This week I will be continuing with the ‘history of printing and publishing’ topic. Last week I spoke of the general history and social impact of changing publishing techniques, while this week I will attempt to focus in on the specific techniques and machines used to implement these changes and why this transformation has occurred. Eisenstein writes that the printing press is an agent of change, and we can see this in the wide variety of publishing tools that are being created and changed within everyday life. The art of publishing, as well as the shift to digital publishing, has changed the social context in which people are able to engage with publications, and these new forms of ‘printing’ have changed the public sphere forever.
McLuhan wrote that printing created the ‘public’, and while the public ‘sphere’ used to be able to be brought together through publications, new media technologies and techniques mean that we have seen a divergence in the variety of publishing devices, which in turn has changed audiences and publishers from past to present. The increased mobility of media devices has shifted the power of publication from the printers to the public, which has changed the very nature of audiences and how they are able to react to the media. With contemporary publishing always changing and transforming, publishers have historically had to react and change their methods in order to appeal to an ever changing audience.
A scientific revolution, based on the sharing and creation of published data, has made technology pivotal in challenging the existing text based literacy that many traditional publishers have used throughout time. New media evolutions and directions have made publishing easier than ever before, and because of this, we now see publishing as a constantly changing, dynamic phenomenon that has changed audiences and the mass media forever.
Now this is where this weeks word comes in! An assemblage is a text that is adapted from older versions in order to suit a new context. This is able to blur the line between invented and borrowed work. An obvious example of this is music that has been ‘remixed’ to suit modern audiences. Due to the fast moving nature of publishing and how quickly publishers are made to adapt, assemblages may be able to allow publishers to gain some sort of control over the content audiences are able to see. Again, one prime example springs to mind when I think of this, and that is the concept of a paywall. A paywall is a system which prevents users from accessing site content without a paid subscription. By doing this, publishers can not only boost revenue, but also increase the number of their print subscribers, again changing the nature of new publishing platforms and giving publishers a degree of control over their audience.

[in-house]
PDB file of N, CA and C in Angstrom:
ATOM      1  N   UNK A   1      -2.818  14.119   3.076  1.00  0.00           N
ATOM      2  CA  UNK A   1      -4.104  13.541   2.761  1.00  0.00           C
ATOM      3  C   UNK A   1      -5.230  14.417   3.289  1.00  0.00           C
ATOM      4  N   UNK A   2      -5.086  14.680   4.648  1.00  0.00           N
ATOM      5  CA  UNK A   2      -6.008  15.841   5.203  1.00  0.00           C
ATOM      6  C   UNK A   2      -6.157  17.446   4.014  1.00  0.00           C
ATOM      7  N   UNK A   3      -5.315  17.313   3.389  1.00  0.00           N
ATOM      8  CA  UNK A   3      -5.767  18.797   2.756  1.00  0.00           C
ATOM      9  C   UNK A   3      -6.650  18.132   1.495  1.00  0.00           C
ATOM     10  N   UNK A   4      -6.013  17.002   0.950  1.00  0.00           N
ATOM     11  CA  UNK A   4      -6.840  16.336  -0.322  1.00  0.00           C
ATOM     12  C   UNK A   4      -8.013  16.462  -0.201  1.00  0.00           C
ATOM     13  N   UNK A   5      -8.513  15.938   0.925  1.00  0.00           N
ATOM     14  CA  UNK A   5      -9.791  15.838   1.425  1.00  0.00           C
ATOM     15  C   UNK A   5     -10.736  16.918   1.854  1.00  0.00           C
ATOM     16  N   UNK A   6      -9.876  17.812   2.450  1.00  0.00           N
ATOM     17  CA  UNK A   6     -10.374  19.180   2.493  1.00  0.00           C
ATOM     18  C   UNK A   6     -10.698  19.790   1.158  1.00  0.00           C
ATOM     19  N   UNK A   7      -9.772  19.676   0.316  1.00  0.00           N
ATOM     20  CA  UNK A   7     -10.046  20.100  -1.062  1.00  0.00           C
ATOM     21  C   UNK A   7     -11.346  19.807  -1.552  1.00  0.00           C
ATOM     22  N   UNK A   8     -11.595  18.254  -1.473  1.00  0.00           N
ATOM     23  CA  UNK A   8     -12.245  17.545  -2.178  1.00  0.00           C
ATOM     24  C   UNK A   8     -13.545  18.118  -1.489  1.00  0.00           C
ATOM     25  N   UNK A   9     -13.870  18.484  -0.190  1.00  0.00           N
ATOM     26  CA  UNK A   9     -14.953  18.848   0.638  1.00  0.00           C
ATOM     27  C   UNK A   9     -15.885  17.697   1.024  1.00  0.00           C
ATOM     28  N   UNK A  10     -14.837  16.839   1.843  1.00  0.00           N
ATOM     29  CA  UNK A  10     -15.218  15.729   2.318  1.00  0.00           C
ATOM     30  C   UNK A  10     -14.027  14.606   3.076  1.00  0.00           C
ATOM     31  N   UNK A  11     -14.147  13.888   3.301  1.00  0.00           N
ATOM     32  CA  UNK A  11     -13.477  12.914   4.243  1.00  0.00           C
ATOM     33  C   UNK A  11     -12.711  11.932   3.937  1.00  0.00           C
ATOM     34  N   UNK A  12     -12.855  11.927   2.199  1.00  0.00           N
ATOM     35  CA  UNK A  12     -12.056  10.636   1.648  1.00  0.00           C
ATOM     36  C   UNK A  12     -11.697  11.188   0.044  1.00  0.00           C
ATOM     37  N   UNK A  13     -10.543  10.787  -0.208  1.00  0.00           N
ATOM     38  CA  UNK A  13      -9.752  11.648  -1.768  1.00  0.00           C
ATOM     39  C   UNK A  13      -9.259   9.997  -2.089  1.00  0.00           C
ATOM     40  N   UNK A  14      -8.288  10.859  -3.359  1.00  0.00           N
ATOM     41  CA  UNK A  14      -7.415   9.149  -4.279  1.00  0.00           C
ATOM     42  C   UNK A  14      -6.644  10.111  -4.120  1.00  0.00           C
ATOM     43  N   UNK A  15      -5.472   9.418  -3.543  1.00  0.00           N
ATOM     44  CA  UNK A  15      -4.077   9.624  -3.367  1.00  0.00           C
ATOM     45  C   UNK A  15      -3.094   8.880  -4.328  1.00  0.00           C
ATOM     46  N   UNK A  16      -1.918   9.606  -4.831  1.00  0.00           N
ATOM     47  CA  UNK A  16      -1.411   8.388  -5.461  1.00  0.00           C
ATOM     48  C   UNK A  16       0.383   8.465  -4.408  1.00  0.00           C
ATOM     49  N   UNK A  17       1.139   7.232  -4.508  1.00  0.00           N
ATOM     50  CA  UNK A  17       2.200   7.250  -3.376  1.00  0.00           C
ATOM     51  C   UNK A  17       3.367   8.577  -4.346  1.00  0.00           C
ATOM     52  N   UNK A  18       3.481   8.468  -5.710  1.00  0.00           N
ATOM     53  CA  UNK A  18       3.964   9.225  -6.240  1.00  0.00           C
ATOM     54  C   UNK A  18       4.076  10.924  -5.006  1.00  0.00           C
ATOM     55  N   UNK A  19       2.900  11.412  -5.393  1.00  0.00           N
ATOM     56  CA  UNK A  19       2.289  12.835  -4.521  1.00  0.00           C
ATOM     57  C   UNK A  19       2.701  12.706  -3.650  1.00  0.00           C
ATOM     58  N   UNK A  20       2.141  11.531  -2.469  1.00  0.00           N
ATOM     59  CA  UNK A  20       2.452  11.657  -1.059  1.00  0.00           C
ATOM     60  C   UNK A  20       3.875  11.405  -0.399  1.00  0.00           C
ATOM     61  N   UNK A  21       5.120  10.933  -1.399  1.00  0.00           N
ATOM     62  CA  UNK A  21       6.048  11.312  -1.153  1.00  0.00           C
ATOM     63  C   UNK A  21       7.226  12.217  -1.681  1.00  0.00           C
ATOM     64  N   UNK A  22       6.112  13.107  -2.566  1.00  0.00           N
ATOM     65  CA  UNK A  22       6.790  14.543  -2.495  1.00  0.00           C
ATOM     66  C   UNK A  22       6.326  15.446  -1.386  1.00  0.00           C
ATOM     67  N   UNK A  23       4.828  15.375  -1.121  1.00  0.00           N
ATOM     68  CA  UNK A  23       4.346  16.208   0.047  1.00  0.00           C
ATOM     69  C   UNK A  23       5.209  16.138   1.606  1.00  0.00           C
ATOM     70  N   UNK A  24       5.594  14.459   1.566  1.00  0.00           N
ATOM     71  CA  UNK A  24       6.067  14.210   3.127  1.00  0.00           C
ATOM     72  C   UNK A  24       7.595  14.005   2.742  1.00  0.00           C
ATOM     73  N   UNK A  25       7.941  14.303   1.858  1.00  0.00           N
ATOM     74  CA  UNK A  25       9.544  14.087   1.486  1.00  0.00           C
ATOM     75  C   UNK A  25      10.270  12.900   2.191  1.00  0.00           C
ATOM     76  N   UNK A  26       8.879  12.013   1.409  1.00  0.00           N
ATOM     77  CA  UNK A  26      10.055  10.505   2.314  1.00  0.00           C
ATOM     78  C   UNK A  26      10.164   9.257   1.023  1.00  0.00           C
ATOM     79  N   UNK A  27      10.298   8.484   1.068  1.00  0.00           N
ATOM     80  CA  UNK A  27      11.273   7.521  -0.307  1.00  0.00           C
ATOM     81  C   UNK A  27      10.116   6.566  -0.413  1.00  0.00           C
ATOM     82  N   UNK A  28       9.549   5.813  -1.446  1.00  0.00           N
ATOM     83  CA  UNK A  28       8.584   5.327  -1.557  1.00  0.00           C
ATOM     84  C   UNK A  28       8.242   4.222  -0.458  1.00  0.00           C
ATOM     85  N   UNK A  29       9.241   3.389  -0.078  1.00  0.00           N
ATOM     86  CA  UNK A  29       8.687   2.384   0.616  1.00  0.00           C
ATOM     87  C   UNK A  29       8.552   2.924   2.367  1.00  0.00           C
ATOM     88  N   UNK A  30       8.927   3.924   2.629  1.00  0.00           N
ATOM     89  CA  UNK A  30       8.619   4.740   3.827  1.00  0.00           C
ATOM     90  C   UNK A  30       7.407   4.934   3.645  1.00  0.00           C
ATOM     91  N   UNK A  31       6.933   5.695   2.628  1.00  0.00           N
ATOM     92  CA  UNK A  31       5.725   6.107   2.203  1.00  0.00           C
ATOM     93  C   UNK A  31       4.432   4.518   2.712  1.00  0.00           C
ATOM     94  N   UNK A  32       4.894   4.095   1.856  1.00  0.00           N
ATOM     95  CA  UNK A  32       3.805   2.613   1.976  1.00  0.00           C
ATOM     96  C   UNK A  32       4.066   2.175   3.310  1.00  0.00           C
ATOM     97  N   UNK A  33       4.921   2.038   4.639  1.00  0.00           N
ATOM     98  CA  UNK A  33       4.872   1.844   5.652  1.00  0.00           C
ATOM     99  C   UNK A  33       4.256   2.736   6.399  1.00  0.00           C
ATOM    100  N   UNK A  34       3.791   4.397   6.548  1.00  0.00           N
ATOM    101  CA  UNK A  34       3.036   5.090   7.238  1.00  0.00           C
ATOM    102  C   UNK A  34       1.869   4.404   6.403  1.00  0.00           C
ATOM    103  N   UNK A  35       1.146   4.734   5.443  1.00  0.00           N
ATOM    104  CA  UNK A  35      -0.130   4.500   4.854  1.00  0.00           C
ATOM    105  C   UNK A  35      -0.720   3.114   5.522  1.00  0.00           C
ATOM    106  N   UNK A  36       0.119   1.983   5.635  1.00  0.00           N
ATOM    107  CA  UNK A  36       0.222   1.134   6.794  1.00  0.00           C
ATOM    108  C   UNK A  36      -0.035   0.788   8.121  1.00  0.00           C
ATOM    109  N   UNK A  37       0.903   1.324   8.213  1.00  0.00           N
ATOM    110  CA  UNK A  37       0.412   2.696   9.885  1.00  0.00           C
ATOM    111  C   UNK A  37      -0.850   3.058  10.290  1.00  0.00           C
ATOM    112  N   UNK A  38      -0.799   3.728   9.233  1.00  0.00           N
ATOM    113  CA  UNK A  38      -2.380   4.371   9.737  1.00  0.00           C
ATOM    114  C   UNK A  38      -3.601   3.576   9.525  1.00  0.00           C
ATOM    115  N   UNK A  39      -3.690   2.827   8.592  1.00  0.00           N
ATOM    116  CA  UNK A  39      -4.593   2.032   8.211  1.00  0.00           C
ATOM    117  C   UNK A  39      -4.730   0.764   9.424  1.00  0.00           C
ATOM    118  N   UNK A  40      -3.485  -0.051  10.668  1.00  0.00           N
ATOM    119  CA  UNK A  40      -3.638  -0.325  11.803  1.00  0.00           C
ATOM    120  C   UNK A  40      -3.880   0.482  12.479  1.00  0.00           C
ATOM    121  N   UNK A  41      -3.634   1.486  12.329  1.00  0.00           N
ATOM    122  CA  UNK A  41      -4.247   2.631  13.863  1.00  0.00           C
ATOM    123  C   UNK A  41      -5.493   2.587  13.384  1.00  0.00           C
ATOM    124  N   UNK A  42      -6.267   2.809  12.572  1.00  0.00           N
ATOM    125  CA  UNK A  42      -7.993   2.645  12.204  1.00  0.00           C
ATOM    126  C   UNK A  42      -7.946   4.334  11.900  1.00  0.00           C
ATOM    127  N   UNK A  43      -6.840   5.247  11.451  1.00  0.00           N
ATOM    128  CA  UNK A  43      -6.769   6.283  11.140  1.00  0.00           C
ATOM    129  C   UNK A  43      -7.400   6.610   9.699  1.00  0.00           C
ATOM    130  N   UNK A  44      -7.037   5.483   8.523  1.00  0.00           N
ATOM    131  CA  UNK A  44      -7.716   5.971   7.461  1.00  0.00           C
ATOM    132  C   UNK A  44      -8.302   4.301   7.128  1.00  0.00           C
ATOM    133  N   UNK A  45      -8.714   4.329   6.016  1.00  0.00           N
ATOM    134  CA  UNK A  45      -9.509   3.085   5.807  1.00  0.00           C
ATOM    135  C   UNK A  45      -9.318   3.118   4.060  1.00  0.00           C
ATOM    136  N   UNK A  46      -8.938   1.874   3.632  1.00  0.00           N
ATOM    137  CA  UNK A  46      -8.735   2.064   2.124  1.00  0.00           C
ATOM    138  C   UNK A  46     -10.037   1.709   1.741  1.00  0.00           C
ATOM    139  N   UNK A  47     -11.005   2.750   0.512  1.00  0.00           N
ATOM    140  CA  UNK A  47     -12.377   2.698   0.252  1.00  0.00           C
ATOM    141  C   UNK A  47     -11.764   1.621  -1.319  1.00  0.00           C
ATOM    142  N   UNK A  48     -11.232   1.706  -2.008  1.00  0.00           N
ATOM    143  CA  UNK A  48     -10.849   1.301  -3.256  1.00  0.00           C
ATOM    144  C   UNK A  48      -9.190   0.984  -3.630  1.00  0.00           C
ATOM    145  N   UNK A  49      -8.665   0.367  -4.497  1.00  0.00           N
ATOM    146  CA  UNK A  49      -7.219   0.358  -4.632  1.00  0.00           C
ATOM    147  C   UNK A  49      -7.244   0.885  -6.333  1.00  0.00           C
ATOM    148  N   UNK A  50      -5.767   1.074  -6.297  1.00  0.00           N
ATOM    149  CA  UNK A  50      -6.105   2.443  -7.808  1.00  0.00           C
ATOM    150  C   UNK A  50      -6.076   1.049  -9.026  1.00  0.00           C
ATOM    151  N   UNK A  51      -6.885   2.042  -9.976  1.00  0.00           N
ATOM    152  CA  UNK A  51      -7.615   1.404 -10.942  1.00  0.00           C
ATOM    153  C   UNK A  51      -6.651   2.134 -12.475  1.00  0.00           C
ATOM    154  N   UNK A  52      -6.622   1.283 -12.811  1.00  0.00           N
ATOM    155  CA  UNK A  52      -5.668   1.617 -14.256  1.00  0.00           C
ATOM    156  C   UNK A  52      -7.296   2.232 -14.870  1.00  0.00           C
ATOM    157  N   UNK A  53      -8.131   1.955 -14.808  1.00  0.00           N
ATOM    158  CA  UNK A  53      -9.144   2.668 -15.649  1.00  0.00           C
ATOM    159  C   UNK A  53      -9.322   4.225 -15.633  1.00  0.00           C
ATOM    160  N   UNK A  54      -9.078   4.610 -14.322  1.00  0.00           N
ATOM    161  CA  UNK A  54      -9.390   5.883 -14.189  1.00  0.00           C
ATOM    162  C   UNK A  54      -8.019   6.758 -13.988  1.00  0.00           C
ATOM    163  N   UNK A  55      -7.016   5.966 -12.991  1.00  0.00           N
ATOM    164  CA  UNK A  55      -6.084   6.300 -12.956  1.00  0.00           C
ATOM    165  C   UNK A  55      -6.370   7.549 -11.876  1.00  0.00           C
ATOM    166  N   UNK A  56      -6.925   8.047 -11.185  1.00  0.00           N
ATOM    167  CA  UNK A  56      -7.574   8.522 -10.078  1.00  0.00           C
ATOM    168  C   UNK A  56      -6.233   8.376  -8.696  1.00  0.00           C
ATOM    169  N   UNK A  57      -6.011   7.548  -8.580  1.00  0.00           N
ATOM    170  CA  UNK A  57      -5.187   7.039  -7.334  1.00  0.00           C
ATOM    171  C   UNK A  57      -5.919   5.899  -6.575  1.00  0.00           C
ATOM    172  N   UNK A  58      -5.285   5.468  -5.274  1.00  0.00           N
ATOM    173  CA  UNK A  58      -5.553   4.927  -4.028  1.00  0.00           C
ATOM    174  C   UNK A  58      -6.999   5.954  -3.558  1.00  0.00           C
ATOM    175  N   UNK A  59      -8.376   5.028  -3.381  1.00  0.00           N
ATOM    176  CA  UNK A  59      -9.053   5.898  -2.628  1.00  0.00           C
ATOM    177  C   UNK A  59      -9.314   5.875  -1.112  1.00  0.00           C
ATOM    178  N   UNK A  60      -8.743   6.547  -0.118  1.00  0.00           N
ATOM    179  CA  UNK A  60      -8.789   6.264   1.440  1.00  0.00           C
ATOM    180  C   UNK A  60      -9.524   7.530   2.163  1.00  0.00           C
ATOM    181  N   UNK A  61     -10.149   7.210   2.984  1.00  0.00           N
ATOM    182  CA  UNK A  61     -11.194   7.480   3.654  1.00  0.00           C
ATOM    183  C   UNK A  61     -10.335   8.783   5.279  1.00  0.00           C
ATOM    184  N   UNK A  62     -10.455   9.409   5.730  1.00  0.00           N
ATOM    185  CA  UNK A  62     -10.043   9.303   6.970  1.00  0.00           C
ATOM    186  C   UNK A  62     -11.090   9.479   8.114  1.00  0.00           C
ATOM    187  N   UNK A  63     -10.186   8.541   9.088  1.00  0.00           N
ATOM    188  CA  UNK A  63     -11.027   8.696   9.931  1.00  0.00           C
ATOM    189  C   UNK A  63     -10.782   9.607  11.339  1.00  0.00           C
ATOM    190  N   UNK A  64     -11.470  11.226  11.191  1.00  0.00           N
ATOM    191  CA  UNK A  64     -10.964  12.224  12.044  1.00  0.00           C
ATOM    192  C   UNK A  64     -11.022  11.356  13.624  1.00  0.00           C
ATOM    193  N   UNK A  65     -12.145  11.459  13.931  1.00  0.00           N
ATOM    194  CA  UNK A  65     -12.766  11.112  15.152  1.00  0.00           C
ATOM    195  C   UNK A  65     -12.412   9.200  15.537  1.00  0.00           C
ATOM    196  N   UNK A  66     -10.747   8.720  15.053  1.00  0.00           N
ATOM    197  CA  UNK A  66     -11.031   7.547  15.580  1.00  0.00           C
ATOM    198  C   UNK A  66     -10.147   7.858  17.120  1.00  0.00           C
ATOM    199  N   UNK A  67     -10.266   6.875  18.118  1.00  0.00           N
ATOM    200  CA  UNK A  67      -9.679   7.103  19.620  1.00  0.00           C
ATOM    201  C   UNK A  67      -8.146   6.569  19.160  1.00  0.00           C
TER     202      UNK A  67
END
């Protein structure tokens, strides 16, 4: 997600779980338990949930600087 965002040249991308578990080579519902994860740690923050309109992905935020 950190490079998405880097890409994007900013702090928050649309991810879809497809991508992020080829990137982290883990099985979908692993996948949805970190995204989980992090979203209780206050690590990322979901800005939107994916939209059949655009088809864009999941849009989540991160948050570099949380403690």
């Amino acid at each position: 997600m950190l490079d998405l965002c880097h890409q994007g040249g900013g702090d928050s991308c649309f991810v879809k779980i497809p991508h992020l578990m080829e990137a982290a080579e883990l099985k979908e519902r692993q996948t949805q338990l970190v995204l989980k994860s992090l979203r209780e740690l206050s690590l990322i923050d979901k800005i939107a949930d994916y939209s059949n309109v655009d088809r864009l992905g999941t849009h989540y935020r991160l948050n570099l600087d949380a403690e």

Overall, it is clear to see that with the advent of technology and a diverse range of publishing platforms, the history of publishing tools and techniques has changed forever. Even in the present, publishing is a dynamic force that is constantly changing to order to adapt to the new types of audiences being formed by new publishing devices. This change is key to understanding the social impact publishing has had on the general public.
McLuhan, M. (1962) The Gutenberg Galaxy: The Making of the Typographic Man, Routledge and Kegan Paul, London